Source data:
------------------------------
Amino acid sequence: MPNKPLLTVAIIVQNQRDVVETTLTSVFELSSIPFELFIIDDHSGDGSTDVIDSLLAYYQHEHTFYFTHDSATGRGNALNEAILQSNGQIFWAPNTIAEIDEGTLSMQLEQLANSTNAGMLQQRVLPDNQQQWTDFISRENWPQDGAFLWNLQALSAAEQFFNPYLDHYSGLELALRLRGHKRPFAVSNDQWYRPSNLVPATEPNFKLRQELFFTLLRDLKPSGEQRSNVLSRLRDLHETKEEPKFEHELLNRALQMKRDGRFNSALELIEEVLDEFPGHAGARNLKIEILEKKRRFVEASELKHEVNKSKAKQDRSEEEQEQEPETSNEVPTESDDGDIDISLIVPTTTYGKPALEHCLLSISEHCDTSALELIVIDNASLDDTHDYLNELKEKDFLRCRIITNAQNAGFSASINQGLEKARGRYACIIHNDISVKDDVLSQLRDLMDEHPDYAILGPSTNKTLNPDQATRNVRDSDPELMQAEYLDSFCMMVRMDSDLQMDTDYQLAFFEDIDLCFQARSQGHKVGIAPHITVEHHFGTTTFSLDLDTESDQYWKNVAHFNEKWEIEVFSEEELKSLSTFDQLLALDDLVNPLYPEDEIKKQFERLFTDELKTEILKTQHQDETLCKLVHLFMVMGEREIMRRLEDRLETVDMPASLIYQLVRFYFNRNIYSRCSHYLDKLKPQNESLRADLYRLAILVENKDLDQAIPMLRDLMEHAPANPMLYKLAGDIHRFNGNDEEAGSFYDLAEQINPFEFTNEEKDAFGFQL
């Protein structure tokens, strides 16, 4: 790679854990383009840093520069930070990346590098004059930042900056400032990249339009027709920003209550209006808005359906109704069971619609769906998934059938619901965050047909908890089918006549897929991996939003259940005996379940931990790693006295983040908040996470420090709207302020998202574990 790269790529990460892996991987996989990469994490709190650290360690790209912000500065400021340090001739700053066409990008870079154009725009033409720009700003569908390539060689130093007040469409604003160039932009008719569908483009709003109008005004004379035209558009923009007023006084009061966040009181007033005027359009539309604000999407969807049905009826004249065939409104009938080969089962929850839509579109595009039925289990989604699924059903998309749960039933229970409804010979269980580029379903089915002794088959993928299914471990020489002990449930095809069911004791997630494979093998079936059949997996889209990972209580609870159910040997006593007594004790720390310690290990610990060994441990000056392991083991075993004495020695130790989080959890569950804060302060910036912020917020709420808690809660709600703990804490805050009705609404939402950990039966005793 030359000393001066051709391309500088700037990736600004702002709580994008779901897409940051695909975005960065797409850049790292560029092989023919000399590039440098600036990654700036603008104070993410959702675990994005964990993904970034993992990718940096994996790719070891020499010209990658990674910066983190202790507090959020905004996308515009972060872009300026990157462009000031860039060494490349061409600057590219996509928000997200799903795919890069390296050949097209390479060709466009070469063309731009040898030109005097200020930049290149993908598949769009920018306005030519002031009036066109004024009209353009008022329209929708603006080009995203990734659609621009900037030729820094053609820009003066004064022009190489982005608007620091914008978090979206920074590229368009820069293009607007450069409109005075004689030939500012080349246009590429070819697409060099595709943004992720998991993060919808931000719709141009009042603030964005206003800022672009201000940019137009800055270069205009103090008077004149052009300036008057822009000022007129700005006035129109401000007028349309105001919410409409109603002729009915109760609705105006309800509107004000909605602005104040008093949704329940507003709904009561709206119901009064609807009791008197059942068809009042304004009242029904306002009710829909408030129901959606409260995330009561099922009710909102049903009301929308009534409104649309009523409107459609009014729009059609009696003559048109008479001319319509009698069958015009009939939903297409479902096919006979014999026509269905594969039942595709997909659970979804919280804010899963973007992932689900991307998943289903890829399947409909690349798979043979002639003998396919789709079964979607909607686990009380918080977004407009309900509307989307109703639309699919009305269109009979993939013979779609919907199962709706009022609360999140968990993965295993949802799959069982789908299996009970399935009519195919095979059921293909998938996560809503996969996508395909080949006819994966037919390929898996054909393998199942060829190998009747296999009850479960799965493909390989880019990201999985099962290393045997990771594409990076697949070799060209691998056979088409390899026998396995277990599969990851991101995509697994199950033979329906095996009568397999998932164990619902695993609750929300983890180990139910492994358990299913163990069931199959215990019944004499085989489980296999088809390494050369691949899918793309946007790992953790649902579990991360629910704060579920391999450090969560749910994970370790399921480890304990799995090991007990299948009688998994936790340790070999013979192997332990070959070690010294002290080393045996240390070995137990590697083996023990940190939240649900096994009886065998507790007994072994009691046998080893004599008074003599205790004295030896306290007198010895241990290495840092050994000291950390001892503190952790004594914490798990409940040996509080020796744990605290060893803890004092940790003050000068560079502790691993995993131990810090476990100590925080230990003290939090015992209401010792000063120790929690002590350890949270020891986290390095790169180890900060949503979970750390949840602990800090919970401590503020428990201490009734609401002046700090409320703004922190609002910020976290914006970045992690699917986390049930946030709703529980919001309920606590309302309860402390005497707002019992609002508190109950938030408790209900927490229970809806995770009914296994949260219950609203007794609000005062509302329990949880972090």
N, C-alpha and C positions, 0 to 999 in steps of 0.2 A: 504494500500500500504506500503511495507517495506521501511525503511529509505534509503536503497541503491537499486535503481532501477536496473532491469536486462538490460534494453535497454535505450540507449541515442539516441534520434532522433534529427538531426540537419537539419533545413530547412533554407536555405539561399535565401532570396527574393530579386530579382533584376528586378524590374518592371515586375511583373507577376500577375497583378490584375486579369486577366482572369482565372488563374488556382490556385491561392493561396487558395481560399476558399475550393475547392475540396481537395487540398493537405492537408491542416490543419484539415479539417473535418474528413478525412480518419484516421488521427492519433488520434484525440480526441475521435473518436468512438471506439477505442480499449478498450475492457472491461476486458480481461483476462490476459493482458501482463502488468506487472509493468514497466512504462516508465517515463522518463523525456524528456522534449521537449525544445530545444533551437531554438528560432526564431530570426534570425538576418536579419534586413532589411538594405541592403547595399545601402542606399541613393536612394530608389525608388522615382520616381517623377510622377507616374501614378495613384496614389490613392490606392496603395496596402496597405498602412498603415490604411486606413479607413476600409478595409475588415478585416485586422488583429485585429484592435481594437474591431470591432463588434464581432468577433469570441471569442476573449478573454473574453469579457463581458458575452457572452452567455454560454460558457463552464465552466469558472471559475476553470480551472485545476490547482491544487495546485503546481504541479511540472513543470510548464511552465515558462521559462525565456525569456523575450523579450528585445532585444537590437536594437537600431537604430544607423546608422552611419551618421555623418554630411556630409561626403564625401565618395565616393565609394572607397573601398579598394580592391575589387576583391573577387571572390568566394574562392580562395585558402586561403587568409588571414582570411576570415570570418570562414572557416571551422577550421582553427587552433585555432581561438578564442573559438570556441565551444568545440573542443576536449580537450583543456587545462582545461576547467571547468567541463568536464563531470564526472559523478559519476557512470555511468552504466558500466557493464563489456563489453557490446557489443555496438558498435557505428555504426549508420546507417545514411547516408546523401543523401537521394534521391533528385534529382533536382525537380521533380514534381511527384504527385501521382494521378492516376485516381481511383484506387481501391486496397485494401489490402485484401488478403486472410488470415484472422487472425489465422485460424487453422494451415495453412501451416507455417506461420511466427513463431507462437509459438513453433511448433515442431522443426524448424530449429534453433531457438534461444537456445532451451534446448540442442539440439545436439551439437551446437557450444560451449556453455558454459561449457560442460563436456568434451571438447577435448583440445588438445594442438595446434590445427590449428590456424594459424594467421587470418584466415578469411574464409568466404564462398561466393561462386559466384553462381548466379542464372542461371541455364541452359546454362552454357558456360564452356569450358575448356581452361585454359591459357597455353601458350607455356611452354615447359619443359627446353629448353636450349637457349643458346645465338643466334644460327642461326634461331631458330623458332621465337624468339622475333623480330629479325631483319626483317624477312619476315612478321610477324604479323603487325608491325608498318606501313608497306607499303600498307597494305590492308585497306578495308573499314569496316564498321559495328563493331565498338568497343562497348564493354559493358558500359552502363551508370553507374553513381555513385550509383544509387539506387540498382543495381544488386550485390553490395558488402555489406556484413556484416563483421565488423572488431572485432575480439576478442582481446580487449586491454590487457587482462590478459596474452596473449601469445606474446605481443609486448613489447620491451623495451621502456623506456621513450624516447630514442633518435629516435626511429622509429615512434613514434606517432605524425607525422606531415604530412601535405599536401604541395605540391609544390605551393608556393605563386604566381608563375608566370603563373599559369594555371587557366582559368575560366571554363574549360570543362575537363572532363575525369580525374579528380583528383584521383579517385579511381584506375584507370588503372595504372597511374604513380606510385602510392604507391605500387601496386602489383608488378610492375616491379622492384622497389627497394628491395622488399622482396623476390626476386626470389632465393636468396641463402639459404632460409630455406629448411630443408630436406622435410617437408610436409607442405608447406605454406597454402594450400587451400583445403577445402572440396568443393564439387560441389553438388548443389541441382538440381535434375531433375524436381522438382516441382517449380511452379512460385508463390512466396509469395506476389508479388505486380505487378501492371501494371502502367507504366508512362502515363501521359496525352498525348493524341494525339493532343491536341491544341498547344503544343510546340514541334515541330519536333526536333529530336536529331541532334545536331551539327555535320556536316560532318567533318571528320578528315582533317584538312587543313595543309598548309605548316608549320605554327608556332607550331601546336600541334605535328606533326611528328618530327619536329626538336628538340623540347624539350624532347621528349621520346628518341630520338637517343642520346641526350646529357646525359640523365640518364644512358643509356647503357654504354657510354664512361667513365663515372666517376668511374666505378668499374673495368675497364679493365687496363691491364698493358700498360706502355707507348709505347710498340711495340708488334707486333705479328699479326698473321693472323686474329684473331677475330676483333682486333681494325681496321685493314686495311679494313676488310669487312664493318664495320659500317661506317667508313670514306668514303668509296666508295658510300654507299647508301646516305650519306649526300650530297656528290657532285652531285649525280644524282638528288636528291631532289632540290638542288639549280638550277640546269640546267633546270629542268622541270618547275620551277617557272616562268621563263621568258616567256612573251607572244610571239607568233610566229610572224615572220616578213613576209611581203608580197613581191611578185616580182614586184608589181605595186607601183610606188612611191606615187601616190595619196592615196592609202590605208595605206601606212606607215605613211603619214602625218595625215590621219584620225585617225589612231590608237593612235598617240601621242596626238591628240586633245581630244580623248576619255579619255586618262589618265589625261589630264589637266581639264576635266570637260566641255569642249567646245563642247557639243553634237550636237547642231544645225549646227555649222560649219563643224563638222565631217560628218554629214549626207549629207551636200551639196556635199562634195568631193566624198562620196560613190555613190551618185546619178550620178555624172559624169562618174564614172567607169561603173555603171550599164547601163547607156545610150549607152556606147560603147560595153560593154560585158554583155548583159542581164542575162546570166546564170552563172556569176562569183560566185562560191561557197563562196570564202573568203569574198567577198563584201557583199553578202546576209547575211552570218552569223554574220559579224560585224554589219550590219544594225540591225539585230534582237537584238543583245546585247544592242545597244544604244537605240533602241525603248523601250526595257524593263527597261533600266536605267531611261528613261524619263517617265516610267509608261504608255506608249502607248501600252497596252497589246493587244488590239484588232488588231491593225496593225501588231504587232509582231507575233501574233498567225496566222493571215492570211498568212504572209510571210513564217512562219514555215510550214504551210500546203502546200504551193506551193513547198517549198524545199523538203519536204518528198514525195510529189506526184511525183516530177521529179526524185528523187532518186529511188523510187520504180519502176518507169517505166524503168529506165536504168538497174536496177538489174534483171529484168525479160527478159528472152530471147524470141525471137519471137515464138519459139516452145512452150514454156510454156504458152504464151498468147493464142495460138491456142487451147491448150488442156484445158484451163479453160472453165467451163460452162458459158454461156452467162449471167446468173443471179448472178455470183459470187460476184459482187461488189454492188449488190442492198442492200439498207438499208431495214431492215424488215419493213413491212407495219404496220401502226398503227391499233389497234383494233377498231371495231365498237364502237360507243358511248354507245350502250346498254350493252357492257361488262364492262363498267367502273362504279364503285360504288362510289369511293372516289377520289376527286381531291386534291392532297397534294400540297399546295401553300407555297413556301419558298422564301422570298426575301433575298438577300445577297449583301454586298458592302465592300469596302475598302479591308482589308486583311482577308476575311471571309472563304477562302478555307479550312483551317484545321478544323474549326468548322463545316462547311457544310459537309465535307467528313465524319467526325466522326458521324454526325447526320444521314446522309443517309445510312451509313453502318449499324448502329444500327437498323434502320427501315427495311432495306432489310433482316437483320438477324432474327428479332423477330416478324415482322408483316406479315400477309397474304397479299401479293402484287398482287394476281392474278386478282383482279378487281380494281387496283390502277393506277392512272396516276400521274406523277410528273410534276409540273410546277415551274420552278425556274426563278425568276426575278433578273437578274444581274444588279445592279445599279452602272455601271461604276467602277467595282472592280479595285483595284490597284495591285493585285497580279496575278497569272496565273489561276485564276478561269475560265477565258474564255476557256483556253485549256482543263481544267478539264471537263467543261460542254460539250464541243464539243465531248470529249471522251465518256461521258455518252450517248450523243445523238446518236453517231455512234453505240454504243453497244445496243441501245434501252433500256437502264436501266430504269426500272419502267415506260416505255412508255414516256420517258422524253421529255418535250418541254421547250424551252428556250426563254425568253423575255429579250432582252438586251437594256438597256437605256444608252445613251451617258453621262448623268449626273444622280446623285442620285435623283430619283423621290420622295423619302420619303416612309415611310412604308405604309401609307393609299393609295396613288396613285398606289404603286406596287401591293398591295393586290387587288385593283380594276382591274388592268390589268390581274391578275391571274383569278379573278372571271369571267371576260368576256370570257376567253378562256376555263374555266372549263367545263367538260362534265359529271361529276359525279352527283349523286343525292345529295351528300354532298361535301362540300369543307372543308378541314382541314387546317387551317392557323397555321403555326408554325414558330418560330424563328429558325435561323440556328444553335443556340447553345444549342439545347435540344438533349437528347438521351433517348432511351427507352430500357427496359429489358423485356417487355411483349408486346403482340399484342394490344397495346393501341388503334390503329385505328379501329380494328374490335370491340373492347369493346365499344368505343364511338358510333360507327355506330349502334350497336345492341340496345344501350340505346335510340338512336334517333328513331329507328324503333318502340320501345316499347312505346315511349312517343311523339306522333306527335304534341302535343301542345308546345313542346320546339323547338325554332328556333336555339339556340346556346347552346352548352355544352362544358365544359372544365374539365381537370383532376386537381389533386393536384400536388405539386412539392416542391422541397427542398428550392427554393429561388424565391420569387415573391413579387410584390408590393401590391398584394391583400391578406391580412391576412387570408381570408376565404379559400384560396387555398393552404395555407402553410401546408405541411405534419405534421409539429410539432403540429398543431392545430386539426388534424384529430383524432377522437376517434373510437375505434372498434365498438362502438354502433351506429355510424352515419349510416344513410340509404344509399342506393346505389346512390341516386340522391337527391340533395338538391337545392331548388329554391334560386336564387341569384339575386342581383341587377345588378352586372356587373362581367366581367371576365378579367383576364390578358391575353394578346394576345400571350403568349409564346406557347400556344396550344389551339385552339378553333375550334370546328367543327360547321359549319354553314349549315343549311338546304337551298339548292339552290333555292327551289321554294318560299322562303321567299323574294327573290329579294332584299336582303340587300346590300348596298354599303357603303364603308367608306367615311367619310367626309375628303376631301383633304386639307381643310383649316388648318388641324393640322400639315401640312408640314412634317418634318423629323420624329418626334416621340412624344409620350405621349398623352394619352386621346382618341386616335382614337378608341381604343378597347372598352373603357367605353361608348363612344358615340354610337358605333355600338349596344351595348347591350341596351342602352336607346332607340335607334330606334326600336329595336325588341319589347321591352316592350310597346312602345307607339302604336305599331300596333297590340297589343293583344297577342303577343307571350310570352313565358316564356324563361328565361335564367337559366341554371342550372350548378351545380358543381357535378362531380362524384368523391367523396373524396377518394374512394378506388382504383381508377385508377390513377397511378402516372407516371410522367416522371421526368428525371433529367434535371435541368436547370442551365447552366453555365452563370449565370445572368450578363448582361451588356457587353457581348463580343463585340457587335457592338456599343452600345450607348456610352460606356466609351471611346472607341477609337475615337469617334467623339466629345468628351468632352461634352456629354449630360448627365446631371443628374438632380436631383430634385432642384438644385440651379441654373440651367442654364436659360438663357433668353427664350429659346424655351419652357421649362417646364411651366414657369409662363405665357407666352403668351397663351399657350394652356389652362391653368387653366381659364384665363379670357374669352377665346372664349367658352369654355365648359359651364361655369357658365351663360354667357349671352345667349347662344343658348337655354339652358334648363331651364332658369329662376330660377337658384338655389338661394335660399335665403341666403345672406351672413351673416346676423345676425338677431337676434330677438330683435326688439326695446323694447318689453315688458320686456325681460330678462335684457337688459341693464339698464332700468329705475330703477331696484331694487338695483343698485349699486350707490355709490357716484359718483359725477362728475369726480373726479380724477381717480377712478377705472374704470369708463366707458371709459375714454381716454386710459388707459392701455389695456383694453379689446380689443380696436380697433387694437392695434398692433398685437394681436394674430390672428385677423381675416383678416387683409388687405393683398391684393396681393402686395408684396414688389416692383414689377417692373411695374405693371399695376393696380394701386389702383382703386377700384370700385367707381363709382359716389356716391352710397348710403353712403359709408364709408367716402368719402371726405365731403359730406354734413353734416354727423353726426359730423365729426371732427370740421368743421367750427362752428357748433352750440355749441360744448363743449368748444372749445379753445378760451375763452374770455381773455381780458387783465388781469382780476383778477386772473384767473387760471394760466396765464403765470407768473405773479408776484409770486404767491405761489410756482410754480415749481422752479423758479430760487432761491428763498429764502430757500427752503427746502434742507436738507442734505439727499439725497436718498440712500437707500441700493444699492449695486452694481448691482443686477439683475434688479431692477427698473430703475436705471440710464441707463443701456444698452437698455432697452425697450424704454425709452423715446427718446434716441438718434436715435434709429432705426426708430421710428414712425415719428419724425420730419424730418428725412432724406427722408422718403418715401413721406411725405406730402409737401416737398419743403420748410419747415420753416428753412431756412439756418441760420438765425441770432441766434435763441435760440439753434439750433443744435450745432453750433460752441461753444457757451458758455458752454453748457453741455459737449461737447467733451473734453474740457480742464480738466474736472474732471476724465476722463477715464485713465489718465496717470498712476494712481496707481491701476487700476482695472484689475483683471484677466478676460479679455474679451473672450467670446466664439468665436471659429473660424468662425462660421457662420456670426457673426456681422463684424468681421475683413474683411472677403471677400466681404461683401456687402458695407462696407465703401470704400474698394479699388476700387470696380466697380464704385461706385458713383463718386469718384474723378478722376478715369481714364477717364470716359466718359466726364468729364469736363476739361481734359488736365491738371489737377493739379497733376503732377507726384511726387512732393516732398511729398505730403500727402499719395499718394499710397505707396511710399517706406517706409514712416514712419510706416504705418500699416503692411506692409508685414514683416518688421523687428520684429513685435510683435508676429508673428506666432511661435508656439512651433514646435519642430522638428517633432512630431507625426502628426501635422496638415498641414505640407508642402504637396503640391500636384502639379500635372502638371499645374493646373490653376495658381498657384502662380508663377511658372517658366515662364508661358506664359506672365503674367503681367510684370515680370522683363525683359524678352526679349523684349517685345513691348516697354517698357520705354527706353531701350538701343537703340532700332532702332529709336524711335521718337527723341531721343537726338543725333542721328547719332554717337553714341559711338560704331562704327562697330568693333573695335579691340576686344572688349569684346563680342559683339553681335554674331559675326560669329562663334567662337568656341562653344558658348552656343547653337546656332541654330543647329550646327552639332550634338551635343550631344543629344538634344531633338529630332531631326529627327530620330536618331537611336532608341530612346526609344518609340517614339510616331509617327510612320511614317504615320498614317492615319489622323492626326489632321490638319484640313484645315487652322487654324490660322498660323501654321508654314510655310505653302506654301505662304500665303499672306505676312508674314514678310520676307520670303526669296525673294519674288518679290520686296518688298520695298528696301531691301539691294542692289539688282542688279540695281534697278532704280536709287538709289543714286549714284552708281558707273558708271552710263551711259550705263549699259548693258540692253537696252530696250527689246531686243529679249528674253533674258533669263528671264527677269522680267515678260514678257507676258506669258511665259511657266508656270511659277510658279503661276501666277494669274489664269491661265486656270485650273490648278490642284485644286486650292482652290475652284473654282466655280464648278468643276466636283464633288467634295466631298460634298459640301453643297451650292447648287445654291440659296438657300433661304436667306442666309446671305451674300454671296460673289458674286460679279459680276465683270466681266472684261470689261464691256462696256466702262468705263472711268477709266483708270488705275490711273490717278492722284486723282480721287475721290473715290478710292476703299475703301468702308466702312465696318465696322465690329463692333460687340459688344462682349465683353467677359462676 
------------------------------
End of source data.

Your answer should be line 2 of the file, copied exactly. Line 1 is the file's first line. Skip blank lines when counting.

């Protein structure tokens, strides 16, 4: 790679854990383009840093520069930070990346590098004059930042900056400032990249339009027709920003209550209006808005359906109704069971619609769906998934059938619901965050047909908890089918006549897929991996939003259940005996379940931990790693006295983040908040996470420090709207302020998202574990 790269790529990460892996991987996989990469994490709190650290360690790209912000500065400021340090001739700053066409990008870079154009725009033409720009700003569908390539060689130093007040469409604003160039932009008719569908483009709003109008005004004379035209558009923009007023006084009061966040009181007033005027359009539309604000999407969807049905009826004249065939409104009938080969089962929850839509579109595009039925289990989604699924059903998309749960039933229970409804010979269980580029379903089915002794088959993928299914471990020489002990449930095809069911004791997630494979093998079936059949997996889209990972209580609870159910040997006593007594004790720390310690290990610990060994441990000056392991083991075993004495020695130790989080959890569950804060302060910036912020917020709420808690809660709600703990804490805050009705609404939402950990039966005793 030359000393001066051709391309500088700037990736600004702002709580994008779901897409940051695909975005960065797409850049790292560029092989023919000399590039440098600036990654700036603008104070993410959702675990994005964990993904970034993992990718940096994996790719070891020499010209990658990674910066983190202790507090959020905004996308515009972060872009300026990157462009000031860039060494490349061409600057590219996509928000997200799903795919890069390296050949097209390479060709466009070469063309731009040898030109005097200020930049290149993908598949769009920018306005030519002031009036066109004024009209353009008022329209929708603006080009995203990734659609621009900037030729820094053609820009003066004064022009190489982005608007620091914008978090979206920074590229368009820069293009607007450069409109005075004689030939500012080349246009590429070819697409060099595709943004992720998991993060919808931000719709141009009042603030964005206003800022672009201000940019137009800055270069205009103090008077004149052009300036008057822009000022007129700005006035129109401000007028349309105001919410409409109603002729009915109760609705105006309800509107004000909605602005104040008093949704329940507003709904009561709206119901009064609807009791008197059942068809009042304004009242029904306002009710829909408030129901959606409260995330009561099922009710909102049903009301929308009534409104649309009523409107459609009014729009059609009696003559048109008479001319319509009698069958015009009939939903297409479902096919006979014999026509269905594969039942595709997909659970979804919280804010899963973007992932689900991307998943289903890829399947409909690349798979043979002639003998396919789709079964979607909607686990009380918080977004407009309900509307989307109703639309699919009305269109009979993939013979779609919907199962709706009022609360999140968990993965295993949802799959069982789908299996009970399935009519195919095979059921293909998938996560809503996969996508395909080949006819994966037919390929898996054909393998199942060829190998009747296999009850479960799965493909390989880019990201999985099962290393045997990771594409990076697949070799060209691998056979088409390899026998396995277990599969990851991101995509697994199950033979329906095996009568397999998932164990619902695993609750929300983890180990139910492994358990299913163990069931199959215990019944004499085989489980296999088809390494050369691949899918793309946007790992953790649902579990991360629910704060579920391999450090969560749910994970370790399921480890304990799995090991007990299948009688998994936790340790070999013979192997332990070959070690010294002290080393045996240390070995137990590697083996023990940190939240649900096994009886065998507790007994072994009691046998080893004599008074003599205790004295030896306290007198010895241990290495840092050994000291950390001892503190952790004594914490798990409940040996509080020796744990605290060893803890004092940790003050000068560079502790691993995993131990810090476990100590925080230990003290939090015992209401010792000063120790929690002590350890949270020891986290390095790169180890900060949503979970750390949840602990800090919970401590503020428990201490009734609401002046700090409320703004922190609002910020976290914006970045992690699917986390049930946030709703529980919001309920606590309302309860402390005497707002019992609002508190109950938030408790209900927490229970809806995770009914296994949260219950609203007794609000005062509302329990949880972090």